/ All places shall be hell that is not heaven" (1." Mephostophilis' reply: "Ay. Faustus will come to seem as loutish and uninspiring as Wagner. and even now with the twenty-four year term just started. The theme of mistaking knowledge for wisdom continues at the end of the scene.5. it might suggest that Mephostophilis feels an odd sympathy for Faustus. and wishes to distract him.81-2). leave these frivolous demands. but no wisdom.127-9). other audience members feel them to be a welcome relief from the serious subject of damnation. scene 1. Mephostophilis' presentation of the devil dressed in woman's garb is more than a moment of black humor.5. "And to be short.131). As the play progress and Faustus sinks into debauchery. alternately. Even the writing on his arm ("Fly. The Good . and cannot bear to think of his state: "Oh Faustus. The need for distraction suggests that Faustus can still repent. and still can't grasp what the devil says. The devil knows how this story will end. Like an amateur scholar who collects facts but cannot penetrate his subject deeply. and Faustus seems ready for hell. the devil is calling the shots even in the meager details. and a theme of the play. when Mephostophilis distracts Faustus with a dance of devils. and save himself from hell.1. The devil is actually hurt by Faustus' questions. He cursed the devil.hell is separation from God. when Faustus is delighted by the tomes of knowledge Mephostophilis provides. when all the world dissolves / And every creature shall be purified.4 is a bit of comic relief. He asks Mephostophilis again about hell. for depriving him of heaven. But the Evil Angel's advice is taken over the Good. / Which strike a terror to my fainting soul" (1. till experience change thy mind" (1.3. Sandwiched between two rather disturbing scenes. and prizing the first over the latter is a grave mistake. He craves information on astrology and botany. Mephostophilis proves that heaven is inferior to man. The final scene of the act shows Faustus having last doubts. think so still. when the devil tells him about it. Faustus seeks knowledge about hell. even if Faustus does not. The "frivolous demands" are the curious questions about hell's nature. Summoning demons becomes comic rather than serious (one of the demons is named "Belcher. just this moment. He has knowledge." These comic scenes are ambiguous. oh man. he doesn't understand it. Faustus is in his study with Mephostophilis. Act II Prologue and Act Two: Summary: Scene 2. and not some scholar's trivia. Faustus responds that he thinks hell is a "fable. Faustus' wish for a wife isn't granted. Through shallow logic. This scene also serves to juxtapose Wagner's petty ends to Faustus' overreaching ambition. from anxiety. For Mephostophilis. Mephostophilis is willing to deceive him. but cannot grasp the spiritual truth of what hell is. They have been criticized as irrelevant to the action and in poor taste." presumably to God) is quickly forgotten. He understands his answers. the experience of hell is painful and continuous. It also suggests that already.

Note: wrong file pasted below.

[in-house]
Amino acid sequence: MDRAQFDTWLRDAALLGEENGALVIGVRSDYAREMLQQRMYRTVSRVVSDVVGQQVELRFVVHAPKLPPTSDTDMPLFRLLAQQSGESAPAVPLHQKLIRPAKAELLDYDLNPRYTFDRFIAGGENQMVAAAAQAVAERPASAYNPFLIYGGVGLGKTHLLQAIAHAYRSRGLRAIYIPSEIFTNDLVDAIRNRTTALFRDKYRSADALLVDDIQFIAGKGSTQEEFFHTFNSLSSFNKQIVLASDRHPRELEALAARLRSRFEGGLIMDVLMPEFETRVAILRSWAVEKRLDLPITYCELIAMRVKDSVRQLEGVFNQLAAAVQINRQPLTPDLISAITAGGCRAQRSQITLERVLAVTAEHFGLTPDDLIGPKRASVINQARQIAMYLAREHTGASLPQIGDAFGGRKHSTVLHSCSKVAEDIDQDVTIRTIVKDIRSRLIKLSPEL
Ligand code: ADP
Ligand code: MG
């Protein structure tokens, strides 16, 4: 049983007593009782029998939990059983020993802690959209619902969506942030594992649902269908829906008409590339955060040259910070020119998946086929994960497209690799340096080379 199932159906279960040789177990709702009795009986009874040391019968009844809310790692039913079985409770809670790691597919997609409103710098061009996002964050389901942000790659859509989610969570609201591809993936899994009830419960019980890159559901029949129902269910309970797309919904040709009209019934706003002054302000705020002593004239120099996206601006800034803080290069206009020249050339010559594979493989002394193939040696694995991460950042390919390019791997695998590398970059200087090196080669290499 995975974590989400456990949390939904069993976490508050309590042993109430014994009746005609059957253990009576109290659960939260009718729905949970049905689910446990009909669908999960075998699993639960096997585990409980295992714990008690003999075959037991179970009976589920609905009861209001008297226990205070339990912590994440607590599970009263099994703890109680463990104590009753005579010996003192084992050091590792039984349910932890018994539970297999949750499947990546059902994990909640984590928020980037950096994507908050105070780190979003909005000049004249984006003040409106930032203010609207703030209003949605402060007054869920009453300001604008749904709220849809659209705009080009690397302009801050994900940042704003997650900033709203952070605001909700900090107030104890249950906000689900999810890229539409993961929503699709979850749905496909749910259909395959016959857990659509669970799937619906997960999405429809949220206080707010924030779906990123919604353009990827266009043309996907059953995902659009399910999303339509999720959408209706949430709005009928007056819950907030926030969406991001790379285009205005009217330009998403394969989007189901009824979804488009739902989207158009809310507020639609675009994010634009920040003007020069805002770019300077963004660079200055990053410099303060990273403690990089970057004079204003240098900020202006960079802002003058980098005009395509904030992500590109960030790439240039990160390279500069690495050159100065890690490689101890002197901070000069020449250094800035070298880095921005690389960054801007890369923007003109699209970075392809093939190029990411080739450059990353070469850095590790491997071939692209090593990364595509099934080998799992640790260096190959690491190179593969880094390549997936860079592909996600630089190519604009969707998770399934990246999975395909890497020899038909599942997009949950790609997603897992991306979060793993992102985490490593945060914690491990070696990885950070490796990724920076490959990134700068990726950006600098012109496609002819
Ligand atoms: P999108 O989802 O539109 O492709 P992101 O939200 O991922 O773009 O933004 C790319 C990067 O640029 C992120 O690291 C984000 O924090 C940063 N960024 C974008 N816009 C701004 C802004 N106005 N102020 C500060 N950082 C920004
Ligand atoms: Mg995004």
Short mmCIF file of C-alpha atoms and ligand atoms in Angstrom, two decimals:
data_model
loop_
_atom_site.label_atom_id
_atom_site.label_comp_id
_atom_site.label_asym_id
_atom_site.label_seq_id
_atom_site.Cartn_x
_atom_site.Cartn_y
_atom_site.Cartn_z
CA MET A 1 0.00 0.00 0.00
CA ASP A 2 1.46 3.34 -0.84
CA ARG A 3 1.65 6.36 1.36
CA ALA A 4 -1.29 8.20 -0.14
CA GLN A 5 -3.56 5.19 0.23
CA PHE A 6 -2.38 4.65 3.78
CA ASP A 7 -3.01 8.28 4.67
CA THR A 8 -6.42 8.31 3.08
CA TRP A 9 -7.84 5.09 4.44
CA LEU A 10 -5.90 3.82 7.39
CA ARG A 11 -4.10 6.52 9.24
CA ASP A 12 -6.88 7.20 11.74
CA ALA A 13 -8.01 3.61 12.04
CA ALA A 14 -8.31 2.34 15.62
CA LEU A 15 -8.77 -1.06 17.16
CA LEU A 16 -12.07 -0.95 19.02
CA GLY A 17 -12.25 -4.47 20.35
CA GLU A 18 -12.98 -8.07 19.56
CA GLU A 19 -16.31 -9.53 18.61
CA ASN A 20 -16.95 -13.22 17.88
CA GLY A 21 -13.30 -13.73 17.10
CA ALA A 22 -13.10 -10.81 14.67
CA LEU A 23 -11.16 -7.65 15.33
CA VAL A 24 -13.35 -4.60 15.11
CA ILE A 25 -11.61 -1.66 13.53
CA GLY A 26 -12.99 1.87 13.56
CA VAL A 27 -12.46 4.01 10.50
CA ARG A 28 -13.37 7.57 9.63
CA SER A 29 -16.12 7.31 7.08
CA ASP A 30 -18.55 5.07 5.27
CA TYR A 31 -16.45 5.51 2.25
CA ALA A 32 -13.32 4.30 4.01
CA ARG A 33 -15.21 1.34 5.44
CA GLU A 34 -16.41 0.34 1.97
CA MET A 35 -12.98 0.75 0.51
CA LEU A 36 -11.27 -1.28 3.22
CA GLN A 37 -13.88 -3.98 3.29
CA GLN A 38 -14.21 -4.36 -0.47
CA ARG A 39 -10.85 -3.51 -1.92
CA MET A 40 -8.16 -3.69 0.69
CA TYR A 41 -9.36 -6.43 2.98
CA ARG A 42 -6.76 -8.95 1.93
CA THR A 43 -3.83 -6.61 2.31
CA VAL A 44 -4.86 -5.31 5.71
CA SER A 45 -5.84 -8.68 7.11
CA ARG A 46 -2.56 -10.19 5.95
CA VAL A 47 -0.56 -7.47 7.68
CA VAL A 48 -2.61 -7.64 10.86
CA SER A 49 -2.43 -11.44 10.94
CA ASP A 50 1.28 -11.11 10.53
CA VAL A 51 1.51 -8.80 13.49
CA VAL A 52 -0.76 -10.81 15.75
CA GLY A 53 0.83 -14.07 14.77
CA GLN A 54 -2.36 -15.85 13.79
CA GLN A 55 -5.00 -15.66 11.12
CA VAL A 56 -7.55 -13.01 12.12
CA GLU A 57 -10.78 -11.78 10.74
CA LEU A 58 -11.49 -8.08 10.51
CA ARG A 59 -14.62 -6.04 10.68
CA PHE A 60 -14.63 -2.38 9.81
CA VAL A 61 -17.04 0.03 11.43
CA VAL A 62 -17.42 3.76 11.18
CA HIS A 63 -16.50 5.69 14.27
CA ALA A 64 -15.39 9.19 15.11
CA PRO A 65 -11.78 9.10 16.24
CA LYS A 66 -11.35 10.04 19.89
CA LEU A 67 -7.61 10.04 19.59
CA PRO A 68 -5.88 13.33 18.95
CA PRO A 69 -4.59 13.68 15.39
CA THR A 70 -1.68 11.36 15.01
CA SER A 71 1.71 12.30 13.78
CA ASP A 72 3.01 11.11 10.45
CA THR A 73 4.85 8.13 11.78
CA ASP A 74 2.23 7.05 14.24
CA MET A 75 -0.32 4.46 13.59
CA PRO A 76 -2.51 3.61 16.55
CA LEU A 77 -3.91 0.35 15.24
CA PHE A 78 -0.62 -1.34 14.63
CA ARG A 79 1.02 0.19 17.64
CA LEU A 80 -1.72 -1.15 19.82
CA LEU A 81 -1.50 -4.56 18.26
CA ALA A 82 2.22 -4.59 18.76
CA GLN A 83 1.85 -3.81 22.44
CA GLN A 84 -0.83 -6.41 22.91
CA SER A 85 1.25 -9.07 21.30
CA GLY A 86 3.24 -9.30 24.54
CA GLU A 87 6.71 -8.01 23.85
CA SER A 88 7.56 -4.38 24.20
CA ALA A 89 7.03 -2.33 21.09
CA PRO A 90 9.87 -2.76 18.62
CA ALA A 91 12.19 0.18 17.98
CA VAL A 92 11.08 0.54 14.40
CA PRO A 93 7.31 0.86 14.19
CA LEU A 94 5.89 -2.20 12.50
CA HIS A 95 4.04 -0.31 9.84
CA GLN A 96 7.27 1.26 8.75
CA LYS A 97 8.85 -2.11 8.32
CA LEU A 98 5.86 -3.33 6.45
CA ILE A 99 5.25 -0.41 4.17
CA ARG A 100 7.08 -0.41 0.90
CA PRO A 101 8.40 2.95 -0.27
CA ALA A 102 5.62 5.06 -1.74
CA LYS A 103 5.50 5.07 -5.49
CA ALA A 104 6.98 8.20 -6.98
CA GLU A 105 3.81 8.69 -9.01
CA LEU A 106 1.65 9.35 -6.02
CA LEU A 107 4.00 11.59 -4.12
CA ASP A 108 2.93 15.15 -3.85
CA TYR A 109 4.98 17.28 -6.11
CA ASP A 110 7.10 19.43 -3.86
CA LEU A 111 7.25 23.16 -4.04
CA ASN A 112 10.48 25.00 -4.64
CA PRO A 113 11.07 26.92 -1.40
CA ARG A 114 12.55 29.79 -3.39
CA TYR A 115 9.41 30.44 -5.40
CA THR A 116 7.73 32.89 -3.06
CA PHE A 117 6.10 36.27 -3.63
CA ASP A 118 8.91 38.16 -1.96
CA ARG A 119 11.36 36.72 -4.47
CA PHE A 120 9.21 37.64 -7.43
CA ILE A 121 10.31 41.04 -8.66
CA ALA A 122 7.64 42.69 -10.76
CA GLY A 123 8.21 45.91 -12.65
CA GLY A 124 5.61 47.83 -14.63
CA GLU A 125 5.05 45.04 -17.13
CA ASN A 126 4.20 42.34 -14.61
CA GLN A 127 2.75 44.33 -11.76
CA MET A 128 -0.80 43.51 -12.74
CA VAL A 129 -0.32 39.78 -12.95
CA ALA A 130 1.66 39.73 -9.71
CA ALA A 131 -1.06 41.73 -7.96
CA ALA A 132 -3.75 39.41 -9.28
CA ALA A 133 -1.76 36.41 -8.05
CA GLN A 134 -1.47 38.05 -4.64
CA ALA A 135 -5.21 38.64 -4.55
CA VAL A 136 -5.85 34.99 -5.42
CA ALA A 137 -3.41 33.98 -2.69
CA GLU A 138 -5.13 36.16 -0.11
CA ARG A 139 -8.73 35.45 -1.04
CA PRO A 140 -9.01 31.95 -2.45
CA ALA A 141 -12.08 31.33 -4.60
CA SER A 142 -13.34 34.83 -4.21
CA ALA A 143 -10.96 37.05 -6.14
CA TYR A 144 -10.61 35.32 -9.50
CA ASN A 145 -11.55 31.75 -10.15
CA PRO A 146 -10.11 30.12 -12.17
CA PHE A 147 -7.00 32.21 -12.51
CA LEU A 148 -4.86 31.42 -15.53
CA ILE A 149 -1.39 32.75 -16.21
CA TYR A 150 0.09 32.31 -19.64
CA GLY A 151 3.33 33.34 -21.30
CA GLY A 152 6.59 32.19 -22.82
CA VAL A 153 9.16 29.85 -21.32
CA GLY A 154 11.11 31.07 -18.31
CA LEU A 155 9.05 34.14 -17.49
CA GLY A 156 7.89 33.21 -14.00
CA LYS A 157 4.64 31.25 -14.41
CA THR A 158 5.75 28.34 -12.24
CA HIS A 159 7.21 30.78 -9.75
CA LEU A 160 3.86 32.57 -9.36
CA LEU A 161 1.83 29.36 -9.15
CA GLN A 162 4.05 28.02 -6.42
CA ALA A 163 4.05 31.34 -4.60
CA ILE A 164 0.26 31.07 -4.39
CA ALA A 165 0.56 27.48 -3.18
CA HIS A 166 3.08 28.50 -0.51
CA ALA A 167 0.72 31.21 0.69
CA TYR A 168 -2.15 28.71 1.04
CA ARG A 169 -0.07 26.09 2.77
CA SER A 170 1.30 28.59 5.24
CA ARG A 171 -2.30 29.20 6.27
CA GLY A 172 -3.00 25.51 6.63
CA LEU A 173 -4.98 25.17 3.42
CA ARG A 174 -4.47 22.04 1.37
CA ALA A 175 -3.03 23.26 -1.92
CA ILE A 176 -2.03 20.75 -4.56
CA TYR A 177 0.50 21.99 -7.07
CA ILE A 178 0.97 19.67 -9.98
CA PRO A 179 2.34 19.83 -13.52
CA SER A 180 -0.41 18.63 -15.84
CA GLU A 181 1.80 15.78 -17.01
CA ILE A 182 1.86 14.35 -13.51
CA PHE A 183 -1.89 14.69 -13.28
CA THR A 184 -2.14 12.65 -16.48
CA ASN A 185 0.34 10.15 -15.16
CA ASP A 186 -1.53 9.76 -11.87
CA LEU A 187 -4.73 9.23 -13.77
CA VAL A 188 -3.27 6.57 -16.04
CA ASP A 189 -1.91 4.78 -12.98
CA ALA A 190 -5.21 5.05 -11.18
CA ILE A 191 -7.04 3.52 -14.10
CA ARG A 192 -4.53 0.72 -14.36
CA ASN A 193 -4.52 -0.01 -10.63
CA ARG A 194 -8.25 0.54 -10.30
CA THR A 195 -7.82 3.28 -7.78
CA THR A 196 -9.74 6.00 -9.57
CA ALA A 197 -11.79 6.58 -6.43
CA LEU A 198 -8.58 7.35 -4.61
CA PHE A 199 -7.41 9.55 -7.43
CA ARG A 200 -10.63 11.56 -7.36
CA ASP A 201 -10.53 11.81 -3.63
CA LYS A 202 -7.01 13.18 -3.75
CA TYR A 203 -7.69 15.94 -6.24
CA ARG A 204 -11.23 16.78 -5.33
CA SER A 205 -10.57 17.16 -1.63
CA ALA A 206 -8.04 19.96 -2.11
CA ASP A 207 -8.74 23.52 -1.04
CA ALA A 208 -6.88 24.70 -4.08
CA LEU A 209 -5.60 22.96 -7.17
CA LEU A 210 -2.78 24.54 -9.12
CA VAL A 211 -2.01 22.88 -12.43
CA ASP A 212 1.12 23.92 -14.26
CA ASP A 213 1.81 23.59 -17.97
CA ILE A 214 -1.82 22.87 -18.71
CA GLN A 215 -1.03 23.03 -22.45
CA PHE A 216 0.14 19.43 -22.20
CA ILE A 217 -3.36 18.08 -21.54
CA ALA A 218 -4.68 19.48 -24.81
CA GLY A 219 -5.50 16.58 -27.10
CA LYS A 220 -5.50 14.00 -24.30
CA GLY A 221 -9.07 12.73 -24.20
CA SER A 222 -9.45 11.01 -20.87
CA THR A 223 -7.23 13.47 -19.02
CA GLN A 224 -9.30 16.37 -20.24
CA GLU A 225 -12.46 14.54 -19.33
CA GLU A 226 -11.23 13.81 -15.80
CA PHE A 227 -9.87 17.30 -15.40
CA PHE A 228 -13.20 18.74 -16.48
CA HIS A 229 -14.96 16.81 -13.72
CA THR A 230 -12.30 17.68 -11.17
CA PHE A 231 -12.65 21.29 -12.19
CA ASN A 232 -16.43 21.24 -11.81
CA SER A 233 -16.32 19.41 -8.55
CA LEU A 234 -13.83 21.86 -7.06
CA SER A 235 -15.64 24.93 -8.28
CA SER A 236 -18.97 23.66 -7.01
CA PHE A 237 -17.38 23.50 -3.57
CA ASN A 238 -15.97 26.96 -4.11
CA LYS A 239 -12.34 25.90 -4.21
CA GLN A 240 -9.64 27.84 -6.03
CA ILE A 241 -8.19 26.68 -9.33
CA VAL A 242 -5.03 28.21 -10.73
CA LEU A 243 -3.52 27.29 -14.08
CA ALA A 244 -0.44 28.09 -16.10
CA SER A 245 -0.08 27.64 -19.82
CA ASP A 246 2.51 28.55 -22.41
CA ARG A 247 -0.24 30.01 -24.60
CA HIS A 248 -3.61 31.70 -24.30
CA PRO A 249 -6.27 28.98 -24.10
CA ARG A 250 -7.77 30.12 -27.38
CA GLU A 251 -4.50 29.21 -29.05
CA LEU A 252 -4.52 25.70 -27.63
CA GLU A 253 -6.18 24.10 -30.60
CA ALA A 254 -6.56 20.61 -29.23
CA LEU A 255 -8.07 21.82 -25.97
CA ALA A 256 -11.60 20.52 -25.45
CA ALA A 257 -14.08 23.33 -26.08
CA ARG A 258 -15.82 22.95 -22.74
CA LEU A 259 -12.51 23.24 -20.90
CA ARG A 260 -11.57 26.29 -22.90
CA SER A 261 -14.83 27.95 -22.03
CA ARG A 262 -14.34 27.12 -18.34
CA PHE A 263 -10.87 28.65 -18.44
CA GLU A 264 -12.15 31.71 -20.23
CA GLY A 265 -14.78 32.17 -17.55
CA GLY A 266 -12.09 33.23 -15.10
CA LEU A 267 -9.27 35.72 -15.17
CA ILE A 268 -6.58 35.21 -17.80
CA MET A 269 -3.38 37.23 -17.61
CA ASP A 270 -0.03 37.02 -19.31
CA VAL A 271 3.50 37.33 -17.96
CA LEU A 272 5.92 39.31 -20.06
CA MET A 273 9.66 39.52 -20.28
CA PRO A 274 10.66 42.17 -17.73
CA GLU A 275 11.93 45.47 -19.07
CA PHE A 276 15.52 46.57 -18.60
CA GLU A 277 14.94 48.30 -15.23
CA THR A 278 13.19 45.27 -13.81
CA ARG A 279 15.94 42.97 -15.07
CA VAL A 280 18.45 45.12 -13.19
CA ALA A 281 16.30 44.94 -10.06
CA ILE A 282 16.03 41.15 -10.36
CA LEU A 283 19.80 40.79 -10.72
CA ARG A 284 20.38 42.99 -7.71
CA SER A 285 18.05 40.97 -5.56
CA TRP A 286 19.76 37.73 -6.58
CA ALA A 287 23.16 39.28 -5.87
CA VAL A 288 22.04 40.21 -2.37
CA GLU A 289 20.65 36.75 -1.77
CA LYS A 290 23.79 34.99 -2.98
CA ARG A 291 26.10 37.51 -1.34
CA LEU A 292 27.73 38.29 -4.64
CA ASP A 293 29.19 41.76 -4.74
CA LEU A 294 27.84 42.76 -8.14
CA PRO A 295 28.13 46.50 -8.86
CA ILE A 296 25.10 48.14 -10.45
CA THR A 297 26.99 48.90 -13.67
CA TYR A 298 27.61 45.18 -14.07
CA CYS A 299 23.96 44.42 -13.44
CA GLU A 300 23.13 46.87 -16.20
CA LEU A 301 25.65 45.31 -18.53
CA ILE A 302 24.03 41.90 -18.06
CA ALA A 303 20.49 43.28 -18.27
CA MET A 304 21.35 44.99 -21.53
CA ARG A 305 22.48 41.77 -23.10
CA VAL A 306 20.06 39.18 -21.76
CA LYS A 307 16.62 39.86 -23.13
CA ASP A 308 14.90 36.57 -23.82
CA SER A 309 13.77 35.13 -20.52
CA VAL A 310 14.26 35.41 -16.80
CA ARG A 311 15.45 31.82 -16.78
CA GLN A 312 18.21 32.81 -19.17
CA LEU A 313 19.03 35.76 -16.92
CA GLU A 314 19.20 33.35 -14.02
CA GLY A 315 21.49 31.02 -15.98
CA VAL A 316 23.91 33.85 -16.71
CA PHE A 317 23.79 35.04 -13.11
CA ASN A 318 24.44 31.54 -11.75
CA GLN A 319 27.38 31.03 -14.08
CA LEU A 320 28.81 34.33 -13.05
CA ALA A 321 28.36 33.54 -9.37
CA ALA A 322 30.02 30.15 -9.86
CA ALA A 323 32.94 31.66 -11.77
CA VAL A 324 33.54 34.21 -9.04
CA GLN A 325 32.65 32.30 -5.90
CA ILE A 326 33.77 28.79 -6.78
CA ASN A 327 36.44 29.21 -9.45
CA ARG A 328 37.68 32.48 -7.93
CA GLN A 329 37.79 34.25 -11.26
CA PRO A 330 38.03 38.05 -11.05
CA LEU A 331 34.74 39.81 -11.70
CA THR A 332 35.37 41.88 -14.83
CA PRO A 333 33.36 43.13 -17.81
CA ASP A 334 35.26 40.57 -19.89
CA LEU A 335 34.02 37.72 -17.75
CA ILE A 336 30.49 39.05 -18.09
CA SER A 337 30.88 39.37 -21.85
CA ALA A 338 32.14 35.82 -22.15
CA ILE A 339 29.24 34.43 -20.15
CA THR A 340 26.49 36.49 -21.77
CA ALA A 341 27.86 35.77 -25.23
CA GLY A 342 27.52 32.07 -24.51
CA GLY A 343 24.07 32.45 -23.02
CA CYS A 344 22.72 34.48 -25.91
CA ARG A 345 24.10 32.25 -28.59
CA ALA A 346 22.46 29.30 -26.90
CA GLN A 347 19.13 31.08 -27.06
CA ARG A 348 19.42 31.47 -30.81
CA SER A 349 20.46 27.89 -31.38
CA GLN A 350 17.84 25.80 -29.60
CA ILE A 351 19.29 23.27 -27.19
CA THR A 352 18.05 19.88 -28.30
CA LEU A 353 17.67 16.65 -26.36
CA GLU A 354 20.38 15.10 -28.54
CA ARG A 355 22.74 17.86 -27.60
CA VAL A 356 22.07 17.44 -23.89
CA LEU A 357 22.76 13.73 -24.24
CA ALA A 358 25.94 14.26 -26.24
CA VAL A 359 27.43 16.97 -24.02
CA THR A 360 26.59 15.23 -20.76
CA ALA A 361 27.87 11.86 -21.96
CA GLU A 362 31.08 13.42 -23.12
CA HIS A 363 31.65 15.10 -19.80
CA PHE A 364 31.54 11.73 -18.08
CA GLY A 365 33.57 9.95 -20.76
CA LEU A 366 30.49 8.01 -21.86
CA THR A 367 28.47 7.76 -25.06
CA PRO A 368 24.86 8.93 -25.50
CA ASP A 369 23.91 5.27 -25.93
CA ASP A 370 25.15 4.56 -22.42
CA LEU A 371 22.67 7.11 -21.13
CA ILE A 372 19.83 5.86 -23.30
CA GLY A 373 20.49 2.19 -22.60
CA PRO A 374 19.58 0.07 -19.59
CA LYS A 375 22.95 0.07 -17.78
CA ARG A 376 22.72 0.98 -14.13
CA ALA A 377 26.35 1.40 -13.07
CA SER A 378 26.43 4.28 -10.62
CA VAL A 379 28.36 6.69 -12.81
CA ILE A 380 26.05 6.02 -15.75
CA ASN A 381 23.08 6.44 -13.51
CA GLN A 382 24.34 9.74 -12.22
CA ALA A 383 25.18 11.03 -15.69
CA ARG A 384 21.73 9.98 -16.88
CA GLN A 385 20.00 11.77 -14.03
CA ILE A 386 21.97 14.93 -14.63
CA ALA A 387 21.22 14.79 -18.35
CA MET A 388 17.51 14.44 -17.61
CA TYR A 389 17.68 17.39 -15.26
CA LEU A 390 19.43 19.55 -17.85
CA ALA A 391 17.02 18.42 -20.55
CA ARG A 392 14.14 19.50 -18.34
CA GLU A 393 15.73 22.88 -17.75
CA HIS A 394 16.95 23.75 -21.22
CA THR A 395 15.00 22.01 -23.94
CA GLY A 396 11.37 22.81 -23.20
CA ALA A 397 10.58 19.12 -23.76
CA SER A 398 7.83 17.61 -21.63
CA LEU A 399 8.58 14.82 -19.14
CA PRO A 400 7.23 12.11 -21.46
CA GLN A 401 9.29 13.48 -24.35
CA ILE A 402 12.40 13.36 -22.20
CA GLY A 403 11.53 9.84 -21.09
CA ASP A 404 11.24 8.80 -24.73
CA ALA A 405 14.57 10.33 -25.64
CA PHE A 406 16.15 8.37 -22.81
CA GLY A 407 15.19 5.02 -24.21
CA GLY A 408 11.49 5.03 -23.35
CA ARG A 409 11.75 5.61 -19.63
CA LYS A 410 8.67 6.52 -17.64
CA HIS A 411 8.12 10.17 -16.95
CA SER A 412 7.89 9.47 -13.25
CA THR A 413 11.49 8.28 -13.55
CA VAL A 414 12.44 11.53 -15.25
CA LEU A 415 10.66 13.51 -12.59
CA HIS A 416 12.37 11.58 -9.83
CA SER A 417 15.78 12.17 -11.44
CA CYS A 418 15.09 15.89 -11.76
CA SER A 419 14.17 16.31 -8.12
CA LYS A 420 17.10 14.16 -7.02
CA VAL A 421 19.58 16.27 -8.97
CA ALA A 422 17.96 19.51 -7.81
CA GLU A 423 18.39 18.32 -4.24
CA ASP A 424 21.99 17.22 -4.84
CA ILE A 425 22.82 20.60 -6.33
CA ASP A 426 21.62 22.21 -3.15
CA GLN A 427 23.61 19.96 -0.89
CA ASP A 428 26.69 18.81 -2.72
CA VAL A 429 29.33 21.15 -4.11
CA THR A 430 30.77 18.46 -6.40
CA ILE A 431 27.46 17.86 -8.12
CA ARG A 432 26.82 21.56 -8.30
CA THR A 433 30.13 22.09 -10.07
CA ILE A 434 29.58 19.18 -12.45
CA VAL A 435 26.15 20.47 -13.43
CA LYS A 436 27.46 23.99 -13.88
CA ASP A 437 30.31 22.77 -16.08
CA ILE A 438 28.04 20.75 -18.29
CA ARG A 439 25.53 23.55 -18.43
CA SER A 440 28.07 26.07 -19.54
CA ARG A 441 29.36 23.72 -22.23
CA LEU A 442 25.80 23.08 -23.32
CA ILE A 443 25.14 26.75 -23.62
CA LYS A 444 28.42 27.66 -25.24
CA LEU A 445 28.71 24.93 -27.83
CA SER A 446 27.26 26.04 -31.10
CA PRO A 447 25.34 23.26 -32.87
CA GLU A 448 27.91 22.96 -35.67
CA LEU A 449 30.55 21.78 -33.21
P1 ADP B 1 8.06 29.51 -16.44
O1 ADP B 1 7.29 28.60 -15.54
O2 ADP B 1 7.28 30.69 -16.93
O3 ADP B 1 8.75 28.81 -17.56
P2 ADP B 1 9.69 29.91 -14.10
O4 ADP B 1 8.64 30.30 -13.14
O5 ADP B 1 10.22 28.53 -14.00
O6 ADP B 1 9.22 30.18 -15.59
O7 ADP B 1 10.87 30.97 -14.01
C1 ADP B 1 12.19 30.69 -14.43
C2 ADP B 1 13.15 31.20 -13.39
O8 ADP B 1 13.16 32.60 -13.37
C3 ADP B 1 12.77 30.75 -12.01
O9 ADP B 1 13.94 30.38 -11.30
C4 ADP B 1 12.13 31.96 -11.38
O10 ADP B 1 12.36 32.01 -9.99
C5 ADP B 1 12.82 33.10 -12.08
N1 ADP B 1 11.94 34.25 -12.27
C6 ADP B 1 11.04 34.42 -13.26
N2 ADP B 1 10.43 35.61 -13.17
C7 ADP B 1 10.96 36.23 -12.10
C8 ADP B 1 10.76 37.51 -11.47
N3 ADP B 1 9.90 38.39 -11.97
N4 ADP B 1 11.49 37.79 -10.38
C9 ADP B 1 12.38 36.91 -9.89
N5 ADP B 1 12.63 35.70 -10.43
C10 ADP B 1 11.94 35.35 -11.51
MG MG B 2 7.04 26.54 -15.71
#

He's with Dick.2. When his questions about astronomy have been answered. and Faustu calls out to Christ to help him. and their concern about keeping Faustus damned. He distracts himself with questions about the heavens. He understands the forms of the heavens. only Faustus is unsure. for he is just" (2. it would do no good. For the second time in the play. They depart. The Good Angel and Evil Angel arrive. the devil flees. they would be less concerned with Faustus' prayers. Although scholars generally hold that Marlowe did not write the segment . If Faustus repents. He believes himself damned. Faustus. The Good Angel tells him there is still time to repent. and he agrees to say it no more. Faustus is delighted. Lucifer arrives and gives Faustus the same advice: "Christ cannot save thy soul. Either way. his Evil Angel warns him that he is too far gone. they parade the Seven Deadly Sins before him. he asks who made the world. the advice of the Good Angel is sound. here called Robin. continues to prize knowledge without acquiring wisdom. if it really were too late. and the Evil Angel tell him that as he is a spirit now. repeating their advice about repentance. he fails to understand the divine mystery of God's forgiving nature. had held the opinion that each human on earth had a guardian angel as protector and possible guide. They say he injures them by saying the name of Christ. But this advice comes from Evil. and Amphion (a character from Greek myth) has played his music. Given the distress of the devils. Lucifer promises to show Faustus hell that night. The scene ends with the two men going off to get a drink. though a great scholar. God cannot pity him. and asks forgiveness. repeating their old advice. To entertain him. Scene 2.and Evil Angel enter. The Clown has the magic book. The despair of that fact would drive him to suicide. has gotten one of Faustus' magic books. Because he is human. The Good Angel may be interpreted as a dramatic representation of Faustus' better judgment. and Mephostophilis arrive to intimidate Faustus.1. then he can still be saved. Both the Evil Angel and Lucifer are interested in bringing Faustus into damnation. Faustus' "guardian angel. Lucifer. a central theme of the play. Faustus is damned because he does not understand the nature of Christian redemption. the Good Angel promises as much. or it may be a literal character. Analysis: Faustus is torn by the fear that even if he did repent. an observant audience sees that there is no real ambiguity about whether or not repentance would be too late. The Clown. apparently a servant. and two men banter. and flawed. and tries to enjoy being damned. Homer has performed for him. and so he finally gives in to the devil's pageantry of sin. but does not understand the nature of God's heaven. and when Faustus speaks of God. since the time of the first Doctors of the Catholic Church.88). He distracts himself now by asking Mephostophilis a series of questions about the structure of the heavens. Beelzebub. Faustus speaks of the conviction that he cannot repent. if it weren't for the pleasures he has seen. and gives him a book on shapeshifting. Mephostophilis doesn't like this question. but apparently cannot read it. but not the force behind them." Many Christian theologians.